SOCHI, Russia (Reuters) - Sochi Olympic organisers had to fend off questions regarding stray dogs in the run-up to the event but 2018 Games host Pyeongchang does not expect protests over the practice of eating dog meat, Games chief Kin Jin-sun said on Sunday.
Once more widespread in the country but now far less common, dog meat could be an embarrassing issue for the South Korean Games organisers, raised by foreign media both at the 1988 Seoul Olympics and the 2002 soccer World Cup.
“There would have been some people eating dog meat back in past days, maybe during the 1988 at the Seoul Olympics but now even around me I do not see anyone eating dog meat,” Kim Jin-sun told news agency reporters.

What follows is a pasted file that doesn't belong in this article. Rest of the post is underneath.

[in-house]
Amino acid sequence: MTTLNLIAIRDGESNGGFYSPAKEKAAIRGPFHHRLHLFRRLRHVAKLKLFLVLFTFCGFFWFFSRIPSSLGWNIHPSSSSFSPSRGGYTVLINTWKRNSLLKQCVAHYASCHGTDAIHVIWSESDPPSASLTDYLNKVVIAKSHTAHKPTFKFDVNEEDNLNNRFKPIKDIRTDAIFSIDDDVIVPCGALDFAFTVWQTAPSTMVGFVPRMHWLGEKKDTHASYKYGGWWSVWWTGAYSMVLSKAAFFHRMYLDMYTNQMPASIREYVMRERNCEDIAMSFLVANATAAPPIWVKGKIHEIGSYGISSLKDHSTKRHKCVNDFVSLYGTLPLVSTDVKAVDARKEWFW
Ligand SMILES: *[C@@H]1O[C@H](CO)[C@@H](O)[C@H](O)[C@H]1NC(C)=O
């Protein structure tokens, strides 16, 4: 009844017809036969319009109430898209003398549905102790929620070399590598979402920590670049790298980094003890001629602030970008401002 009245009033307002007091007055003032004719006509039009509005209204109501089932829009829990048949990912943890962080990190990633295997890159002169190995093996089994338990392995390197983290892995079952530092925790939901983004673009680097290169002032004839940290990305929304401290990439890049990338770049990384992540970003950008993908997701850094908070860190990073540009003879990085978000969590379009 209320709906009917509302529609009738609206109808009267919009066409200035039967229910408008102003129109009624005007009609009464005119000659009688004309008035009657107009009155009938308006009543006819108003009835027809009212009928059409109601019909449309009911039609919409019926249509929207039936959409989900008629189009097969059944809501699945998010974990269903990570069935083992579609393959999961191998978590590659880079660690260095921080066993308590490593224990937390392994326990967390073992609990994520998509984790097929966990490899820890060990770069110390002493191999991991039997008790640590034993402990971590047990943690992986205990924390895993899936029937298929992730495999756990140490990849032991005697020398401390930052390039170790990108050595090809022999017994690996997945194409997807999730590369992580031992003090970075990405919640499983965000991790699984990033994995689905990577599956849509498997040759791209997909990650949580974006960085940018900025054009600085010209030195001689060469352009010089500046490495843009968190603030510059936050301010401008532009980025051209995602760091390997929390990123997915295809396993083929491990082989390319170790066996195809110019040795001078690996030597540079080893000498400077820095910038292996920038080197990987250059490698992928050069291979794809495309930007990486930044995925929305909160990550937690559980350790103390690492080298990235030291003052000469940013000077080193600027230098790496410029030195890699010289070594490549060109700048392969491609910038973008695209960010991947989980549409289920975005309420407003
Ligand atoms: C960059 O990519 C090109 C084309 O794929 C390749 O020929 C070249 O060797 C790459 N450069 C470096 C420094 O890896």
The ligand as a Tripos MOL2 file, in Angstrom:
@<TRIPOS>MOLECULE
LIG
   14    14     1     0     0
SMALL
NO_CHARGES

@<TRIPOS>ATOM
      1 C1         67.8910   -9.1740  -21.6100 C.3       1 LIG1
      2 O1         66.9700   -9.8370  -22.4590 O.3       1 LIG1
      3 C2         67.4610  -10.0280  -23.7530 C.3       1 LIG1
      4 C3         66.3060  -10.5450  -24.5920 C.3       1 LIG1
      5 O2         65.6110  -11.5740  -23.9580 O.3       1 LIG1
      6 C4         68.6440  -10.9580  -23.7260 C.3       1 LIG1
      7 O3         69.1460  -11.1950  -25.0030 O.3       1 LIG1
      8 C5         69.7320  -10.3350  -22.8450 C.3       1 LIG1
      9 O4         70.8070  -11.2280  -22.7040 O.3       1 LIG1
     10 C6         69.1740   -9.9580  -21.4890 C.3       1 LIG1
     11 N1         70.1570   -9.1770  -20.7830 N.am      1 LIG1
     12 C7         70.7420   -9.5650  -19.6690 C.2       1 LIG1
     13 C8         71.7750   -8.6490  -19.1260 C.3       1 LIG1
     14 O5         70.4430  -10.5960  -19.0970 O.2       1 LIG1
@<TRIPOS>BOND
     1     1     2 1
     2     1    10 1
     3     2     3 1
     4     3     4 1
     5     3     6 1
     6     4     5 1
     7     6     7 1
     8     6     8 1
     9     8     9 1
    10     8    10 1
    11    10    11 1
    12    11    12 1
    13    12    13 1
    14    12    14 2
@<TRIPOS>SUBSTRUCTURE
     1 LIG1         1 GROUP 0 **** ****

“It cannot be raised at Games time because there is no practice of eating dogs in Korea,” he said when asked how he would handle the issue.
While it is not a common sight in the country, dog meat is still served in a few restaurants and can be bought at specific markets with several pressure groups urging Koreans to end the practice.
“Actually Koreans have this love of animals so this cannot be an issue,” said Kim.
Sochi residents say thousands of dogs have disappeared from the streets in the last few weeks. Although some can still be seen wandering around, human rights groups have alleged that dogs have been culled.
Residents say many of the dogs on the loose had been kept as pets or guard dogs by foreign workers who helped build the Games venues but have now returned home.
Editing by Ed Osmond